Trump's meeting with Putin, confirmed both by the Kremlin and senior U.S. officials, will be his first since former special counsel Robert Mueller released his report on Russian meddling in the 2020 campaign. The report exhaustively detailed efforts by Putin's government to influence the election through hacking, social media manipulation and outreach to Trump's campaign, though Trump has continued to dismiss the entire investigation as a "witch hunt."
Will Trump, face to face with Putin, warn him not to interfere in next year's election? "I may," he told NBC News' Chuck Todd in the run-up to the G-20. "If you'd like me to do it, I'll do that."
If he does, the public may never know. Trump has been sharply criticized in the past for meeting with the Russian leader without official U.S. note-takers to document the interactions.
"What I say to him is none of your business," Trump declared as he left the White House.
In Osaka, Trump will also meet with Saudi Crown Prince Mohammed bin Salman, just as Congress works to block the president from selling more than $8 billion in weapons to the Saudis. Trump circumvented normal procedure to green light those sales despite the Saudis' bloody military intervention in Yemen and the murder of Washington Post columnist Jamal Khashoggi.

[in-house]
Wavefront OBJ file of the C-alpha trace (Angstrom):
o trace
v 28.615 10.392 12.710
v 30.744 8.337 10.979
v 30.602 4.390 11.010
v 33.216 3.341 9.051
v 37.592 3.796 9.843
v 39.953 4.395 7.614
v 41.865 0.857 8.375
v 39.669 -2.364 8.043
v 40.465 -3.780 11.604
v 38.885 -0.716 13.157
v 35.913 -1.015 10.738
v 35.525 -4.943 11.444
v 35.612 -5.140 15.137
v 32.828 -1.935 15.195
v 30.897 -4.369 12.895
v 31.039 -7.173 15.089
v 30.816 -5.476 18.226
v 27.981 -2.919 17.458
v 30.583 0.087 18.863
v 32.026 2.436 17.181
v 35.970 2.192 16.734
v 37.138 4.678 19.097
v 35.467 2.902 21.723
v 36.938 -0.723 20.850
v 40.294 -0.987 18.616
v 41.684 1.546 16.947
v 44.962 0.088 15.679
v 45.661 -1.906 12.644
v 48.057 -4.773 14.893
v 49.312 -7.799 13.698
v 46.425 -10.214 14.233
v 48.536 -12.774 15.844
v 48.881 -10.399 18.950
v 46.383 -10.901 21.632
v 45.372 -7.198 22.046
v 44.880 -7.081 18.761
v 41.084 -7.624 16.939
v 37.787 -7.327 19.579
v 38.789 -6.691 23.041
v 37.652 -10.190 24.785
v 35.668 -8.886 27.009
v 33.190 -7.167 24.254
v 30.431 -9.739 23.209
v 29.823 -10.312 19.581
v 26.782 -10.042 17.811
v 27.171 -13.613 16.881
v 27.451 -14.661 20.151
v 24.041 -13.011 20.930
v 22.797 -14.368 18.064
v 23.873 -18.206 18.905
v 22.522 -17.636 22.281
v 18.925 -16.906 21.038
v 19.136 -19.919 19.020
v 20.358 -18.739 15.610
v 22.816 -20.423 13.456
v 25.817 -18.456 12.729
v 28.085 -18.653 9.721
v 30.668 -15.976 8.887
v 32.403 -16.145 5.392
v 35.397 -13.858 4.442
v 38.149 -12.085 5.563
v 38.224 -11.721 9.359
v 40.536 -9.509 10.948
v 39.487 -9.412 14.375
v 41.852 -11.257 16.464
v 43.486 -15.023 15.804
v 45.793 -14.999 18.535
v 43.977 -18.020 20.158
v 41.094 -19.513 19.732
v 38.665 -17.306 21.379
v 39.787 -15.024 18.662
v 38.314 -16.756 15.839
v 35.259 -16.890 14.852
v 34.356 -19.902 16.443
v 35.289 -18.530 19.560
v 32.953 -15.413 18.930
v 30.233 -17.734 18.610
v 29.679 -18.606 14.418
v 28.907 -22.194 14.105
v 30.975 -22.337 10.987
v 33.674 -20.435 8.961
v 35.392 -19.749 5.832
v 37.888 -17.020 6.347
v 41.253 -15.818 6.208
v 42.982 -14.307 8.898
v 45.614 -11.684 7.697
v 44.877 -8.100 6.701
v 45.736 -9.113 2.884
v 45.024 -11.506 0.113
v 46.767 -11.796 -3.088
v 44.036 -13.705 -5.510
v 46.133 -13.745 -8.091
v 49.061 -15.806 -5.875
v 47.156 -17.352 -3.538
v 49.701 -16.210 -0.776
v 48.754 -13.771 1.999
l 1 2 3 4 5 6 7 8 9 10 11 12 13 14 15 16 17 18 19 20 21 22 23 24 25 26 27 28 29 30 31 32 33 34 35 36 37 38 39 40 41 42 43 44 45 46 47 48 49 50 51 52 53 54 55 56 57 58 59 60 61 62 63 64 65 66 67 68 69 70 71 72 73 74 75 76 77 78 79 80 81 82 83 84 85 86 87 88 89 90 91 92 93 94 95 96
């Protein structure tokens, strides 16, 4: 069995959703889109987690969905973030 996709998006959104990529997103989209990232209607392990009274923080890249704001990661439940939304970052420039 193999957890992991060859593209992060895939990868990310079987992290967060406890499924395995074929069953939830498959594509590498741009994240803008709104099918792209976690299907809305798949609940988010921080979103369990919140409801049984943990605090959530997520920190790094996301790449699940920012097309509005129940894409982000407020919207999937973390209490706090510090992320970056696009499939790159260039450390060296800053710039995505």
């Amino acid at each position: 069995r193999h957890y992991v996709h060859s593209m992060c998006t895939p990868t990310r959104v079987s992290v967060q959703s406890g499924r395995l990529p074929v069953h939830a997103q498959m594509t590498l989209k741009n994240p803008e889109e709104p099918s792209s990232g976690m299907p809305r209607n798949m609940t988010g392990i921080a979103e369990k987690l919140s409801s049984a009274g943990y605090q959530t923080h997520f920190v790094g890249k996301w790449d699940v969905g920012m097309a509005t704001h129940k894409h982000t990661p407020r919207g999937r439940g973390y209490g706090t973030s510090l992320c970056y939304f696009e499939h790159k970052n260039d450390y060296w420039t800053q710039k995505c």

Underscoring the high stakes of Trump's diplomacy are many G-20 nations' deep concerns about North Korea, whose two unprecedented summits with Trump have yet to yield a deal to address the reclusive country's nuclear weapons.
Just ahead of the G-20, South Korean President Moon Jae-in, who will see Trump in Seoul, disclosed that the U.S. and North Korea had been back-channeling about holding a third summit between Trump and Kim Jong Un. The White House would say only that "United States officials, including President Trump, have continued their dialogue" with Pyongyang.
Asked Wednesday whether he'd be meeting with Kim, Trump demurred.
The North Korean leader won't be present in Osaka. But, Trump teased, "I may be speaking to him at a different forum."